(RCL C) Deuteronomy 26: 1-11
Grace to you and peace—and certainly a word again of welcome. Even to say “congratulations.” You all deserve an Olympic gold medal in the 3,000 meter event. Which is to say, finding a place to park within 3,000 meters of St. Andrew's.
We continue in so many ways in the grip of this hard season of winter storms and their aftermath, and all these mountains of snow and ice. Understand we may get a bit more this week. Even with the glimpse of sunshine the last couple of days. A time when even the simple routines of everyday life seem to be almost overwhelming in their difficulty. Getting out and coming to church on a Sunday morning requires I know an extra effort and it is I think itself an act of worship and an offering. So, as my grandmother used to say: Stars in your Crown!
And we thank of course especially in that our Choristers, as they sing so beautifully for us this morning, and moms and dads and brothers and sisters and all who support them in this new ministry—and of course Matt, and Beth, and Pete, and Joe, and Liz, and all who are leading the way. On this First Sunday in Lent, as we turn the page in the calendar of the Church Year, grace to you and peace.
I mentioned I think in all our Ash Wednesday services that this word “Lent” comes from the Anglo-Saxon, “Lencten,” which means pretty much what it sounds like, “lengthen.” The name of the season of the year when the daylight hours lengthen and the long nights of winter begin to recede.
Lent means “spring,” and even if it doesn’t feel entirely like spring for us yet, it is happening—slowly, deep down. The hard mantle of winter to give way inevitably, and rebirth and renewal to follow. I saw this on Friday afternoon as a great wall of snow let loose from a pitched roof in the bright sunshine and began to slide in an avalanche to the ground. Winter loosening its grip. A pattern as a kind of metaphor, a symbolic progression to match the great theological theme for Lent and Easter.
If Advent and Christmas and Epiphany are for us each year the Season of Incarnation, now we come to the Season of Atonement. Which is to say, the Work of Christ. From the Manger to the Cross. From the winter of sin and death to the everlasting spring of God’s goodness. The restoration of God’s love in Creation. Forgiveness, healing, renewal. And life everlasting. At the Cross and in his death there is for us mercy, kindness, grace. His Body broken and his Life poured out for us, to be gathered together again, the Bread of our Life and the Cup of our Salvation. “A full, perfect, and sufficient sacrifice, oblation, and satisfaction, for the sins of the whole world.”
This week I spent some time reading and praying my way through the propers for these Sundays in Lent in our new lectionary, which turn out actually to follow the same pattern in the lectionary we were previously using in the Book of Common Prayer, from today and on until we get to Palm Sunday and Holy Week. And I was especially drawn to the lessons appointed from the Old Testament—from Deuteronomy this morning, and then from Genesis, Exodus, Joshua, and Isaiah. In each of these lessons there is what I would call a moment of Covenant Renewal. The restoring of the relationship between God and his people. A perfect theme for Lent of course.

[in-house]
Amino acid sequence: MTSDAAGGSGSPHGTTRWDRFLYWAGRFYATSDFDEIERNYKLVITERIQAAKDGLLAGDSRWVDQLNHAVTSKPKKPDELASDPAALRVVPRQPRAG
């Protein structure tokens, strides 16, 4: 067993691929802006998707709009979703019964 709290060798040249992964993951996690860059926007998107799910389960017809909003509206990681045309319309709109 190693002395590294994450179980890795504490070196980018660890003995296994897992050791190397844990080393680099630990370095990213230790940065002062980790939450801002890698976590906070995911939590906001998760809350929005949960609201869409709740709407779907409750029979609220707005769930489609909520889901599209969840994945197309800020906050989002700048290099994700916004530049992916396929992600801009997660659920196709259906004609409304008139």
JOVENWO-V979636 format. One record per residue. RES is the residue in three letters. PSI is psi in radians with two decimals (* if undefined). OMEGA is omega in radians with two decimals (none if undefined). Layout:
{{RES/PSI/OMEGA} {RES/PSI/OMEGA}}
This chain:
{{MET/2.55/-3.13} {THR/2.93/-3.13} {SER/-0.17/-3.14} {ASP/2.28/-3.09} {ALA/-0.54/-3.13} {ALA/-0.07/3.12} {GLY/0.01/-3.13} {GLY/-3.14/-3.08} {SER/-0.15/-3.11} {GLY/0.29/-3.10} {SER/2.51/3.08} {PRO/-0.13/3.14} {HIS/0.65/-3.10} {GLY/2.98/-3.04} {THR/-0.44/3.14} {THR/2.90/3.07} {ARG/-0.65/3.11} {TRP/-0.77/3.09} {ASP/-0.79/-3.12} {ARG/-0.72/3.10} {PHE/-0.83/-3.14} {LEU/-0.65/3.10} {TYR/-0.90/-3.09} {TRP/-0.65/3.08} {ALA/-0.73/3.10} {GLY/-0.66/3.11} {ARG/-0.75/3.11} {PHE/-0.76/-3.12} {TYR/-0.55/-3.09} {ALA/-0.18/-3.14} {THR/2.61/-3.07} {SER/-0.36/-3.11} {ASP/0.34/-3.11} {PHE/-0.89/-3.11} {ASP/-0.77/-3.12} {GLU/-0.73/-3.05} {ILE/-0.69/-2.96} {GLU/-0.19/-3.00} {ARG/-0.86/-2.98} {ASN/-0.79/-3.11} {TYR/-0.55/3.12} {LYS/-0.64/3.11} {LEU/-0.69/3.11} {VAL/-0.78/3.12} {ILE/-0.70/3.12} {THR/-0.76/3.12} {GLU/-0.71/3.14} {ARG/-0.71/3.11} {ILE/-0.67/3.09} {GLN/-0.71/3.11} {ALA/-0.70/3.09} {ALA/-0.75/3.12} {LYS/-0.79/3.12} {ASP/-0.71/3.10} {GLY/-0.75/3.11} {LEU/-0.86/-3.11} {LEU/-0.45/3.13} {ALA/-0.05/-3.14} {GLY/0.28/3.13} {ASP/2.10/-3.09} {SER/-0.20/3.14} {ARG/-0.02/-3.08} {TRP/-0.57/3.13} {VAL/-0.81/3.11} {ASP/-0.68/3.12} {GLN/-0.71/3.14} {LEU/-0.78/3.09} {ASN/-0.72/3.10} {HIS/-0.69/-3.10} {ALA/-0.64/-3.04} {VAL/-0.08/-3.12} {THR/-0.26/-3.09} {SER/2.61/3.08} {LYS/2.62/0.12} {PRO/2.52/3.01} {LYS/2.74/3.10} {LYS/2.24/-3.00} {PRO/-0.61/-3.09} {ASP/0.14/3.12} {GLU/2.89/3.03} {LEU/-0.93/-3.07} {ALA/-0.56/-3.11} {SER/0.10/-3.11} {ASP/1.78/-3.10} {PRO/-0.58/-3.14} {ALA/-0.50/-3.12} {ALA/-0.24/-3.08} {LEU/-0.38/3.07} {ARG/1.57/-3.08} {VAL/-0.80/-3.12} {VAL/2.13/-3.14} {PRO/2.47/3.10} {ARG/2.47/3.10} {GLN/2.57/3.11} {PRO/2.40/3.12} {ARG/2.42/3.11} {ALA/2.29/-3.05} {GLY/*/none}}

Even as this morning in Deuteronomy, as Moses presents in his great Farewell Discourse the outline of a kind of formal ceremony and liturgy, so that this renewal can be something not as a one-time event, but a perpetual theme and reality. Again and again, generation after generation. You bring an offering. You recall the story of first love. “A wandering Aramean was my father.”
Old Abraham, the great ancestor.
You remember how that was lost, through brokenness and sin. And then you celebrate what is now still a fresh and new and living reality--the new reality and the future promise: “’The LORD brought us out of Egypt with a mighty hand and an outstretched arm . . . and he brought us into this place and gave us this land, a land flowing with milk and honey . . . . ‘ Then you . . . shall celebrate all the bounty that the LORD your God has given to you and to your house.”
It is a story of rescue. “I once was lost, but now am found.” A story of promise. And Ground Zero for us up ahead at the great culmination of this Lent, Good Friday and the Cross. By his death, death itself is crucified. As we are at the cross joined with him in his death, so in the miracle of Easter we are raised with him. And so in our reading this morning: “We cried to the LORD, the God of our ancestors; the LORD heard our voice.”
And so, simply again as we set out into this season of Lent, as we come to the Table, as we stand before his Cross and look into his face—to see him more clearly, and so to know ourselves more honestly, grace and peace. Remember the story, Moses says. How with his strong right hand and his mighty arm, he has won for himself the victory. We do the work, sometimes hard work, we need to be doing to deal with the winter of our lives.
Shoveling the sidewalks, breaking up the ice, clearing away the mounds of snow. Both in reality, and as those are metaphors. We all of us have some work to do, no question about it. But Lent and spring on the way for us as the gift of his love.